The system uses the 9A83ME four tube launcher vehicle for the SA-23A Gladiator and the 9A84ME two tube launcher vehicle for the SA-23B Giant.19

    1. Pavel Podvig, Russian Strategic Nuclear Forces, (Cambridge, Massachusetts: MIT Press, 2001), 407.
    2. Christopher F. Foss, “S-300,” in Jane’s Land Warfare Platforms: Artillery and Air Defense 2012-2013 (London: IHS Global, 2012), 509.
    3. Hans M. Kristensen, Russian Nuclear Forces (2017), Bulletin of the Atomic Scientists, February 28, 2017, 3.
    4. Carlo Kopp, “Almaz S-300P/PT/PS/PMU/PMU1/PMU2 / Almaz-Antey S-400 Triumf / SA-10/20/21 Grumble / Gargoyle Technical Report APA-TR-2006-1201,” Air Power Australia, April 2012, http://www.ausairpower.net/APA-Grumble-Gargoyle.html
    5. Foss, 514.
    6. The Diplomat, “Russia’s Big Plans for Air Defense in Eurasia,” April 7, 2017, http://thediplomat.com/2017/04/russias-big-plans-for-air-defense-in-eurasia/.
    7. International Business Times, “Russian Military in Crimea Gets New Surface-To-Air Missile System: Report,” December 3, 2014, http://www.ibtimes.com/russian-military-crimea-gets-new-surface-air-missile-systems-report-1732528.
    8. ABC News, “Russia Warns US Not to Intervene in Syria, Threatens to Shoot Down Any Airstrike Attempts,” October 6, 2016, http://abcnews.go.com/International/russia-warns-us-intervene-syria-threatens-shoot-airstrike/story?id=42618586.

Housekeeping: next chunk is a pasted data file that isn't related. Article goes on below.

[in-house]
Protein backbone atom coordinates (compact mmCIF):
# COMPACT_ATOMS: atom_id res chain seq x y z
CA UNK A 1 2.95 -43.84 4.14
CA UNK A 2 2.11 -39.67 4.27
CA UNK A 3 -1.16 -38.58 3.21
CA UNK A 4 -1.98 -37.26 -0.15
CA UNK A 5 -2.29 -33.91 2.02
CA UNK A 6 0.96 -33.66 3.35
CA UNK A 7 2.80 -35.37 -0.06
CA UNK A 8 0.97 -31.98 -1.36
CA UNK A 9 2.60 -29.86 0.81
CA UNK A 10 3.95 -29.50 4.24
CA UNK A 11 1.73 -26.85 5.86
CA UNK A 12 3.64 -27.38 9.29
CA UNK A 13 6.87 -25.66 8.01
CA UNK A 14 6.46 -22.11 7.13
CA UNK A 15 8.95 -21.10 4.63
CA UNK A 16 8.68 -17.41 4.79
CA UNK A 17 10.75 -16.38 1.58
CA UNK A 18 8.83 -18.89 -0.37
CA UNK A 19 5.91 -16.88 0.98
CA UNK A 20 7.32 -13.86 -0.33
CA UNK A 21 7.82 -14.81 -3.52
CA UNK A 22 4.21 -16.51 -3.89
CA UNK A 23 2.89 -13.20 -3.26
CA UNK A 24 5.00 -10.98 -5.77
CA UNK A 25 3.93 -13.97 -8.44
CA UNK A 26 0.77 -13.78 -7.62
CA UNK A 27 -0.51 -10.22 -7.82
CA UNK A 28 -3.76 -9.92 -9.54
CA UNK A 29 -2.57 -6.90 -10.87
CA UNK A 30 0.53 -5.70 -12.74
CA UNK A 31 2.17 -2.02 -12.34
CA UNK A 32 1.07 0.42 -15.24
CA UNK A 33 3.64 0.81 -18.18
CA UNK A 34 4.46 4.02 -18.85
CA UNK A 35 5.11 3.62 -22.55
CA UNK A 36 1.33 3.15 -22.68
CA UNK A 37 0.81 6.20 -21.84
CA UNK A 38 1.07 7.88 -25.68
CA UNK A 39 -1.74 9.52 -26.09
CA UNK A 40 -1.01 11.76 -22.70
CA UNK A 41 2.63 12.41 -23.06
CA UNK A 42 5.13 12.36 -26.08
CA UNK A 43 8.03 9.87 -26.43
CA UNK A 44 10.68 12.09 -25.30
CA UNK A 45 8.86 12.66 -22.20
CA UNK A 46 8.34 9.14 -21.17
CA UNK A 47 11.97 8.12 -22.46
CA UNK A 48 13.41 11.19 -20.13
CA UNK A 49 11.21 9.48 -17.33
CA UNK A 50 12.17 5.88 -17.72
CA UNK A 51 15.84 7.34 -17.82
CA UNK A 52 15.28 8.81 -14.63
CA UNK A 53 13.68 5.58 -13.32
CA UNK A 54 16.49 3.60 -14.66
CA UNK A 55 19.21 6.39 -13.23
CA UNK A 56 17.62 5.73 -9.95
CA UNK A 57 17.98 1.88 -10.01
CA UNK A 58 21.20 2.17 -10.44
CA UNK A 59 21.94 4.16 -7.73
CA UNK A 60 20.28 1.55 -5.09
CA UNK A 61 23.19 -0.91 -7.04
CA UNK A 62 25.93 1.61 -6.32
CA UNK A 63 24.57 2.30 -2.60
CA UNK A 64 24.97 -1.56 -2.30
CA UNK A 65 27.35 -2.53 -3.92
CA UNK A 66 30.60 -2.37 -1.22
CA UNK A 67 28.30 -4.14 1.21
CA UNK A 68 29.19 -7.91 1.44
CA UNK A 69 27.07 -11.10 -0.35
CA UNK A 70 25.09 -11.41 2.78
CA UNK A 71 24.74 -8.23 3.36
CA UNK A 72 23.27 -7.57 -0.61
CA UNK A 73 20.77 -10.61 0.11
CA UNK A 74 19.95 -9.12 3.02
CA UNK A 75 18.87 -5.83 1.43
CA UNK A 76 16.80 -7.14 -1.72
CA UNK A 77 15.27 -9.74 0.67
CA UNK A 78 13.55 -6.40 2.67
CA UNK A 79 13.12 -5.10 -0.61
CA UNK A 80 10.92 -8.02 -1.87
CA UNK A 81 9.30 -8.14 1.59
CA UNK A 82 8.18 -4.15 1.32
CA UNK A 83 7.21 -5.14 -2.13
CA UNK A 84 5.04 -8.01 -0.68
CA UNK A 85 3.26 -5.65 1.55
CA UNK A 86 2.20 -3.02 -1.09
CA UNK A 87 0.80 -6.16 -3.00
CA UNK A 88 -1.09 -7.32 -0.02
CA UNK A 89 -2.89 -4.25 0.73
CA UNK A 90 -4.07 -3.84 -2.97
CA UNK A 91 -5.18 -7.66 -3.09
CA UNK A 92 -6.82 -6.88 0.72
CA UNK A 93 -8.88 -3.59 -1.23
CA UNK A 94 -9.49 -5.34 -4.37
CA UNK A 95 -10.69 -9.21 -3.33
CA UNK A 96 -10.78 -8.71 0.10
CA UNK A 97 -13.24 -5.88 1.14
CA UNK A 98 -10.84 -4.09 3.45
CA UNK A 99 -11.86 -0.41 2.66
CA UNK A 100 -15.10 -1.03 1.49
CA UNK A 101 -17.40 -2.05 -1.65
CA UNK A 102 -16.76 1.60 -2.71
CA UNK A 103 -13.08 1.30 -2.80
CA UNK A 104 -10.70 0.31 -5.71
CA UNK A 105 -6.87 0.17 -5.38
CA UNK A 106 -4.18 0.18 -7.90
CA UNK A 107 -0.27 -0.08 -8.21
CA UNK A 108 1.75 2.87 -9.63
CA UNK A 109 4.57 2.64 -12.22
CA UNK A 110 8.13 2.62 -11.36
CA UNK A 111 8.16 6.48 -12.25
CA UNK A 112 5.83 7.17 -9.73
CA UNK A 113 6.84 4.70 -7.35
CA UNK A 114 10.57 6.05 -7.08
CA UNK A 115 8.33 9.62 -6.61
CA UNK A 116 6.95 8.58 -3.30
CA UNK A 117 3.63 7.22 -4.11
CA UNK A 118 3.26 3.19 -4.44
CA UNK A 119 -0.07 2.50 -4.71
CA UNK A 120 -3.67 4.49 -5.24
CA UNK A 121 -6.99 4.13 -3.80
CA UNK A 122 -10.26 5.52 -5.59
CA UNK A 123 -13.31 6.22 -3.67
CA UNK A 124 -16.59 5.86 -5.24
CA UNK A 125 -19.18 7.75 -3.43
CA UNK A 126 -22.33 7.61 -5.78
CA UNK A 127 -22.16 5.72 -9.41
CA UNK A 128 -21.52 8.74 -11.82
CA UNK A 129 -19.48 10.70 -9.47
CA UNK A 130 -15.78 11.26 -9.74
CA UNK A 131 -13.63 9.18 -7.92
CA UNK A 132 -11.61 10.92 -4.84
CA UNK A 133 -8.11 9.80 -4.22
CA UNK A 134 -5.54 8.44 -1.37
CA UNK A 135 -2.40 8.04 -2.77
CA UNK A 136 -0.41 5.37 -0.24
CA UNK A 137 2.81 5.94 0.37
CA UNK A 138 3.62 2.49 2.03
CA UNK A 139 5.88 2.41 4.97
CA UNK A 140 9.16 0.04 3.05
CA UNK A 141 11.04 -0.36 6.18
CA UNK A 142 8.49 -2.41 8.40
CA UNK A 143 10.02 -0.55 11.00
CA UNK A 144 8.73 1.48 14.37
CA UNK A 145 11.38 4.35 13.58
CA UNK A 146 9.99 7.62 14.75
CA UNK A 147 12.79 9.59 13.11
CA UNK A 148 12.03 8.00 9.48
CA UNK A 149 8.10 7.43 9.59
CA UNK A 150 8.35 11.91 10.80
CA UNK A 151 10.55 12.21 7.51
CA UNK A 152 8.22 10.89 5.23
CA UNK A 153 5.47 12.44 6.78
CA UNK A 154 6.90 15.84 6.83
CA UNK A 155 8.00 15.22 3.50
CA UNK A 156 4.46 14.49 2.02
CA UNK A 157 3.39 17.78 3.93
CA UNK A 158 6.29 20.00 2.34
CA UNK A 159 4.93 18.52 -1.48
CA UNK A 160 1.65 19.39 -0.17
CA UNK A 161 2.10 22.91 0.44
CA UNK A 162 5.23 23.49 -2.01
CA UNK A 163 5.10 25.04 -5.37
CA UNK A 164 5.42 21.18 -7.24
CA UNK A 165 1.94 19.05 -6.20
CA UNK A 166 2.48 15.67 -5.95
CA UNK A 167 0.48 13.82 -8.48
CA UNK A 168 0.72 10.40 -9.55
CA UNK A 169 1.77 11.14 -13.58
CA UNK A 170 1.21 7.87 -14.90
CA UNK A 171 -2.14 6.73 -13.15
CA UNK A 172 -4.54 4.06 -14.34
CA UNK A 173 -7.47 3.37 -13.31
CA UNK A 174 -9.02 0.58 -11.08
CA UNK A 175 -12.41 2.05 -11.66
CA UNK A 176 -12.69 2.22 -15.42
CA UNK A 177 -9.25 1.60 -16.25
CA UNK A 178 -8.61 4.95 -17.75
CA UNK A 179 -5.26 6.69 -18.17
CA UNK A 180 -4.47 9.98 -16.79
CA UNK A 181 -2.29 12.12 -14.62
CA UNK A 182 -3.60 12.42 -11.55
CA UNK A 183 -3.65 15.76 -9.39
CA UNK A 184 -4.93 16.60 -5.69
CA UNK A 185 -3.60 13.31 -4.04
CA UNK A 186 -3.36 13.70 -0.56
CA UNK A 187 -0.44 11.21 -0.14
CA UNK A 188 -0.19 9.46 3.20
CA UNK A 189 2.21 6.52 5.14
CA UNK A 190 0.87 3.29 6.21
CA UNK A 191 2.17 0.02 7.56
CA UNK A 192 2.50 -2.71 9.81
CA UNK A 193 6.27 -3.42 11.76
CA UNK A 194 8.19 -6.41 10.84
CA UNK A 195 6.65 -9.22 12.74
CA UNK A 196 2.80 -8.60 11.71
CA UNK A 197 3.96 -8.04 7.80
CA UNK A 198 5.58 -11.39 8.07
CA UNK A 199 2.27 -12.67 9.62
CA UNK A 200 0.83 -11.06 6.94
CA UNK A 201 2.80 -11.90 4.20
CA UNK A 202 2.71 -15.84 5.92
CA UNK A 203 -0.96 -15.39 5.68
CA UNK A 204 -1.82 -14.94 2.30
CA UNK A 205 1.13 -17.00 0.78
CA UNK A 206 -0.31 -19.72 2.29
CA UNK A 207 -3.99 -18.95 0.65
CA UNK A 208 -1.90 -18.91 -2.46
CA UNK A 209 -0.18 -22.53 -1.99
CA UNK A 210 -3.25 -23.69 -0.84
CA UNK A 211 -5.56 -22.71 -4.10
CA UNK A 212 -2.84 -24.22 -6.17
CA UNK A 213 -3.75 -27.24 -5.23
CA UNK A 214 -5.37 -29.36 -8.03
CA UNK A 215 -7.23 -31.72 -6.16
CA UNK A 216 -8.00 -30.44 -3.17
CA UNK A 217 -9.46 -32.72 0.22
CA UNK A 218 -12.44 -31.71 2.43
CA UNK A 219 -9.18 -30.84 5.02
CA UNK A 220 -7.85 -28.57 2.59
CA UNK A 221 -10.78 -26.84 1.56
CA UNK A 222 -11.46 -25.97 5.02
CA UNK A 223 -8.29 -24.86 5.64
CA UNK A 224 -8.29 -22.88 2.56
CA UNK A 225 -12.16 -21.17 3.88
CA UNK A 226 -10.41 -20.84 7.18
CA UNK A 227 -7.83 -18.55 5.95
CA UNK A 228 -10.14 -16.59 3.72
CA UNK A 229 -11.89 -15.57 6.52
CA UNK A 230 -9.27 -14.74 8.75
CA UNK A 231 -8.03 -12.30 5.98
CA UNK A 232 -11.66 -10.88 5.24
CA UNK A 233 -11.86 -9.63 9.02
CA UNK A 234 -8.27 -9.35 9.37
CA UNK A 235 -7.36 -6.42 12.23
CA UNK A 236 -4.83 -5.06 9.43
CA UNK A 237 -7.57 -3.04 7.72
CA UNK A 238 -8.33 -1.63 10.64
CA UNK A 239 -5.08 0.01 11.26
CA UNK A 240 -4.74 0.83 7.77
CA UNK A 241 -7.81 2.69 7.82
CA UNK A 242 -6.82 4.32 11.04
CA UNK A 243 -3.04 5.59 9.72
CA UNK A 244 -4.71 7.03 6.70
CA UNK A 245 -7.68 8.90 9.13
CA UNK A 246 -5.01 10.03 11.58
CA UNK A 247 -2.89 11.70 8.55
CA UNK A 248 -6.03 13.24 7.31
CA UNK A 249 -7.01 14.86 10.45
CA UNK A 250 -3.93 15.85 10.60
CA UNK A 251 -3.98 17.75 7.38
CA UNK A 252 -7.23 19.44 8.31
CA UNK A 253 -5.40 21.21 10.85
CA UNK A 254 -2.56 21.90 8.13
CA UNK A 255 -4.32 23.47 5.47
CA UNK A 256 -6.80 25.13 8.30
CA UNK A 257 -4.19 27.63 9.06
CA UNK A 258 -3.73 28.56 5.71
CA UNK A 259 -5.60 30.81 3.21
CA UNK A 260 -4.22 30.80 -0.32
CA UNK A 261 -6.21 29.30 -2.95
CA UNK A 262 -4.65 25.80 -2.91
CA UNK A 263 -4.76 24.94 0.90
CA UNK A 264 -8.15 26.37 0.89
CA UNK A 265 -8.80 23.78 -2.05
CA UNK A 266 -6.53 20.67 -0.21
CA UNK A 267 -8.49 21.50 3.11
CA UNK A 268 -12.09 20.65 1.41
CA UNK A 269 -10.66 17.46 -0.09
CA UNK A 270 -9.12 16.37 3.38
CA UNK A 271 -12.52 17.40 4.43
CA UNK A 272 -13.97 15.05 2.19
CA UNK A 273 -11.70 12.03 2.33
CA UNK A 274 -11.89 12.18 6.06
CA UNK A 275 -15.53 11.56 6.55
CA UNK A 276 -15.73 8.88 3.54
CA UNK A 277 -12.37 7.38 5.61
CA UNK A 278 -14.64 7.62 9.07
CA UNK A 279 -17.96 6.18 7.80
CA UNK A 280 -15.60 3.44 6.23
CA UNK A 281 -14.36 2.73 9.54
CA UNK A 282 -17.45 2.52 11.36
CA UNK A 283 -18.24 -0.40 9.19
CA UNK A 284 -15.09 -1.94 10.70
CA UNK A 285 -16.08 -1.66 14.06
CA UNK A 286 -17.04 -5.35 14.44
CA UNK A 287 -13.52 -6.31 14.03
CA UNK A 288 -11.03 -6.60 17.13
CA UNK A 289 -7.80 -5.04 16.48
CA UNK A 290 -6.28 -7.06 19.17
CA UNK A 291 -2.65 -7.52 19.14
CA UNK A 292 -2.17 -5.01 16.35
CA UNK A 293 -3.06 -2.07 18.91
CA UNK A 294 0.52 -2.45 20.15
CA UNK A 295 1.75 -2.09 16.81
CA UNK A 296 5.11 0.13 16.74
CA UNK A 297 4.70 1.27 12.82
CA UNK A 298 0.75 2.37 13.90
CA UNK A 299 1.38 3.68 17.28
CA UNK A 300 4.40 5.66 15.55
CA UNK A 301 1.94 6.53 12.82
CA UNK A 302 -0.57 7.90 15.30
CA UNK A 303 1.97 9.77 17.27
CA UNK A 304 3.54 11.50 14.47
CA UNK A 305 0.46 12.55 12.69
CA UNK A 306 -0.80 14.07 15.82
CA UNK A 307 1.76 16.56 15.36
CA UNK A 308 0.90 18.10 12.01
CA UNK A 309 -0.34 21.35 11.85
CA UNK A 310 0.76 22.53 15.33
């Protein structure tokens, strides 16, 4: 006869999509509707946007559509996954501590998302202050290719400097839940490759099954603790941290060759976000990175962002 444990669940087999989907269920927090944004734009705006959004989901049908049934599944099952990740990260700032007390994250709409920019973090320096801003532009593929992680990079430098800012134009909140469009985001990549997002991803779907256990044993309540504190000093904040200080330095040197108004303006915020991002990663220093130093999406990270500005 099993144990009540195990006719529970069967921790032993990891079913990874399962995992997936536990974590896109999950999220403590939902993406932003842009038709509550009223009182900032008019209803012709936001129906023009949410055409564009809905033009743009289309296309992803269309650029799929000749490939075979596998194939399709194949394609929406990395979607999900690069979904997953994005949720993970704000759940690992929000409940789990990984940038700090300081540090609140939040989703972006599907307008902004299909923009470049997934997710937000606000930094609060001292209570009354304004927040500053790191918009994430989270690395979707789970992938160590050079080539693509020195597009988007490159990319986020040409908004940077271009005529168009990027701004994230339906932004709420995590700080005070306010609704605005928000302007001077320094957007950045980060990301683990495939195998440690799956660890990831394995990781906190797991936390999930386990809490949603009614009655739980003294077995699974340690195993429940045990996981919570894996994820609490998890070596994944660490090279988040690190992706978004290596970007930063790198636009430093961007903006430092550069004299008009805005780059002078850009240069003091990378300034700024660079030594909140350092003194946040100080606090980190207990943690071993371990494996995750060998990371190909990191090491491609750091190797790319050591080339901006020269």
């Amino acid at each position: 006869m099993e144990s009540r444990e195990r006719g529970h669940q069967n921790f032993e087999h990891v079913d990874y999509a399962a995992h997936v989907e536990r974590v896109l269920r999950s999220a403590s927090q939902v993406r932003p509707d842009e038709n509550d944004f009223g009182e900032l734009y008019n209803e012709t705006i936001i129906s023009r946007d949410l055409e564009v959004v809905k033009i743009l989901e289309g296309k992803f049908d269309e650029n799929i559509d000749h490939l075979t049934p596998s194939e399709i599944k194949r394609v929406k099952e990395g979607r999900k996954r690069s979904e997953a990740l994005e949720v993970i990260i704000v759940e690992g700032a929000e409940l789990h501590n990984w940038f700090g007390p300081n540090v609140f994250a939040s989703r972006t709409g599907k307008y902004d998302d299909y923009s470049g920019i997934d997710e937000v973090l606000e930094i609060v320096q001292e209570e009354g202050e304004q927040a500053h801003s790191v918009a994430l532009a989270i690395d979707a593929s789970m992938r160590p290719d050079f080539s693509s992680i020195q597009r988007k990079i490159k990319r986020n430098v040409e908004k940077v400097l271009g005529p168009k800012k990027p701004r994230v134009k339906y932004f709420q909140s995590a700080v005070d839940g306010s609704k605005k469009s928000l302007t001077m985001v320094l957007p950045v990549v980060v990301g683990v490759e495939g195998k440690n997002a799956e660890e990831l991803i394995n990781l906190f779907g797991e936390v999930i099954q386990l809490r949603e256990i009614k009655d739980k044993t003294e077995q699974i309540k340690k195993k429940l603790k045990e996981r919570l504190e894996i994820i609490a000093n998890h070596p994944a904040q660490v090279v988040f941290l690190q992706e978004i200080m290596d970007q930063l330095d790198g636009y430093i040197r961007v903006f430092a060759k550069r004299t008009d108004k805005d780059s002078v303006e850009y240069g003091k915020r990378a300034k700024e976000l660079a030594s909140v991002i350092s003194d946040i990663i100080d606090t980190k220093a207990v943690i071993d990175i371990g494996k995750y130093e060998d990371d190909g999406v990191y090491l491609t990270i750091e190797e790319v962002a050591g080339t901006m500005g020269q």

9. The Diplomat, “Iran Confirms Delivery of First Russian S-300 Air Defense System,” April 11, 2016, http://thediplomat.com/2016/04/iran-confirms-delivery-of-first-russian-s-300-air-defense-system/.
    10. Reuters, “Iran deploys Russian-made S-300 missiles at its Fordow nuclear site: TV,” August 29, 2016, http://www.reuters.com/article/us-iran-missiles-fordow-idUSKCN1140YD.
    11. Foss, 511.
    12. Ibid, 514.
    13. Military Today, “S-300V,” April 11, 2017, http://www.military-today.com/missiles/s300v.htm.
    14. Business Insider, “Russia just deployed missile defenses to Syria that can stop ‘any’ US cruise missiles,” October 4, 2016, http://www.businessinsider.com/russia-deploys-sa32-missile-system-syria-2016-10.
    15. Sputnik News, “Russia Offers Iran New Replacement for S-300 – Paper,” June 22, 2013, https://sputniknews.com/world/20130622181809995-Russia-Offers-Iran-New-Replacement-for-S-300–Paper/.
    16. Ian Williams, “The Russia – NATO A2AD Environment,” CSIS Missile Threat, January 3, 2017, https://missilethreat.csis.org/russia-nato-a2ad-environment/.
    17. Foss, 517.
    18. Foss, 575
    19. Army Recognition, “S-300VM Antey-2500 SA-23 Gladiator Giant air defense missile system,” May 20, 2013, http://www.armyrecognition.com/russia_russian_missile_system_vehicle_uk/s-300vm_antey-2500_sa-23_gladiator_giant_technical_data_sheet_specifications_pictures_video.html.